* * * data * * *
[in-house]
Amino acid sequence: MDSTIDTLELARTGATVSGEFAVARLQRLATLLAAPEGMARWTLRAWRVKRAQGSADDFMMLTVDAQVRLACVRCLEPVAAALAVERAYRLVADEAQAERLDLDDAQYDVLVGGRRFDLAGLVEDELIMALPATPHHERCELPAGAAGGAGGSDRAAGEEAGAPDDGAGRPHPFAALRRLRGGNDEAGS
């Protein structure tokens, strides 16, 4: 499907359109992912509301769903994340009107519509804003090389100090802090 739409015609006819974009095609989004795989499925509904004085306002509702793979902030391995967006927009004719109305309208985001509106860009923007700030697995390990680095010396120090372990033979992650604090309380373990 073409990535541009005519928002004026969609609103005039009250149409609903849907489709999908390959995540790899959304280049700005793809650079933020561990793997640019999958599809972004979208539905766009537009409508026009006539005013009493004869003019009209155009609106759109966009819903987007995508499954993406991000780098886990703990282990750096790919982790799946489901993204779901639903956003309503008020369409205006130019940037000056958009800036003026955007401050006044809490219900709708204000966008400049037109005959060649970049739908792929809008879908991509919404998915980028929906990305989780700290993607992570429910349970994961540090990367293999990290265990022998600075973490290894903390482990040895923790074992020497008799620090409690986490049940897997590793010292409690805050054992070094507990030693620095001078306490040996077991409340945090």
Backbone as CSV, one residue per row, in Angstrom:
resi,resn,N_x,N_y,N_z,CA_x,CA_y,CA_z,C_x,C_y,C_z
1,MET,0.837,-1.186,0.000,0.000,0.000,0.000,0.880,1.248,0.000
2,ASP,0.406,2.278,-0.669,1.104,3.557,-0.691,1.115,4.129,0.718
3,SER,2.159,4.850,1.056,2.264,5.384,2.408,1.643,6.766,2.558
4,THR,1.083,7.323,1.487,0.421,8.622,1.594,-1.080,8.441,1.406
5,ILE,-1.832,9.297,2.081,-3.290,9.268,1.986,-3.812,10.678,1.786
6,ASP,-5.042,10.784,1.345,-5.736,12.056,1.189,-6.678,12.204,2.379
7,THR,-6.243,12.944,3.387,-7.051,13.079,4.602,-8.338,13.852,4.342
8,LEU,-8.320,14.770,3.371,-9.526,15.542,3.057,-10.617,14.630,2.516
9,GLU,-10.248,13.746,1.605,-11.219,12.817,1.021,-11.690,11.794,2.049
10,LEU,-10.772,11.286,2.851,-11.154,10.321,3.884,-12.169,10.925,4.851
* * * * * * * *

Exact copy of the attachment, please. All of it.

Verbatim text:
[in-house]
Amino acid sequence: MDSTIDTLELARTGATVSGEFAVARLQRLATLLAAPEGMARWTLRAWRVKRAQGSADDFMMLTVDAQVRLACVRCLEPVAAALAVERAYRLVADEAQAERLDLDDAQYDVLVGGRRFDLAGLVEDELIMALPATPHHERCELPAGAAGGAGGSDRAAGEEAGAPDDGAGRPHPFAALRRLRGGNDEAGS
């Protein structure tokens, strides 16, 4: 499907359109992912509301769903994340009107519509804003090389100090802090 739409015609006819974009095609989004795989499925509904004085306002509702793979902030391995967006927009004719109305309208985001509106860009923007700030697995390990680095010396120090372990033979992650604090309380373990 073409990535541009005519928002004026969609609103005039009250149409609903849907489709999908390959995540790899959304280049700005793809650079933020561990793997640019999958599809972004979208539905766009537009409508026009006539005013009493004869003019009209155009609106759109966009819903987007995508499954993406991000780098886990703990282990750096790919982790799946489901993204779901639903956003309503008020369409205006130019940037000056958009800036003026955007401050006044809490219900709708204000966008400049037109005959060649970049739908792929809008879908991509919404998915980028929906990305989780700290993607992570429910349970994961540090990367293999990290265990022998600075973490290894903390482990040895923790074992020497008799620090409690986490049940897997590793010292409690805050054992070094507990030693620095001078306490040996077991409340945090």
Backbone as CSV, one residue per row, in Angstrom:
resi,resn,N_x,N_y,N_z,CA_x,CA_y,CA_z,C_x,C_y,C_z
1,MET,0.837,-1.186,0.000,0.000,0.000,0.000,0.880,1.248,0.000
2,ASP,0.406,2.278,-0.669,1.104,3.557,-0.691,1.115,4.129,0.718
3,SER,2.159,4.850,1.056,2.264,5.384,2.408,1.643,6.766,2.558
4,THR,1.083,7.323,1.487,0.421,8.622,1.594,-1.080,8.441,1.406
5,ILE,-1.832,9.297,2.081,-3.290,9.268,1.986,-3.812,10.678,1.786
6,ASP,-5.042,10.784,1.345,-5.736,12.056,1.189,-6.678,12.204,2.379
7,THR,-6.243,12.944,3.387,-7.051,13.079,4.602,-8.338,13.852,4.342
8,LEU,-8.320,14.770,3.371,-9.526,15.542,3.057,-10.617,14.630,2.516
9,GLU,-10.248,13.746,1.605,-11.219,12.817,1.021,-11.690,11.794,2.049
10,LEU,-10.772,11.286,2.851,-11.154,10.321,3.884,-12.169,10.925,4.851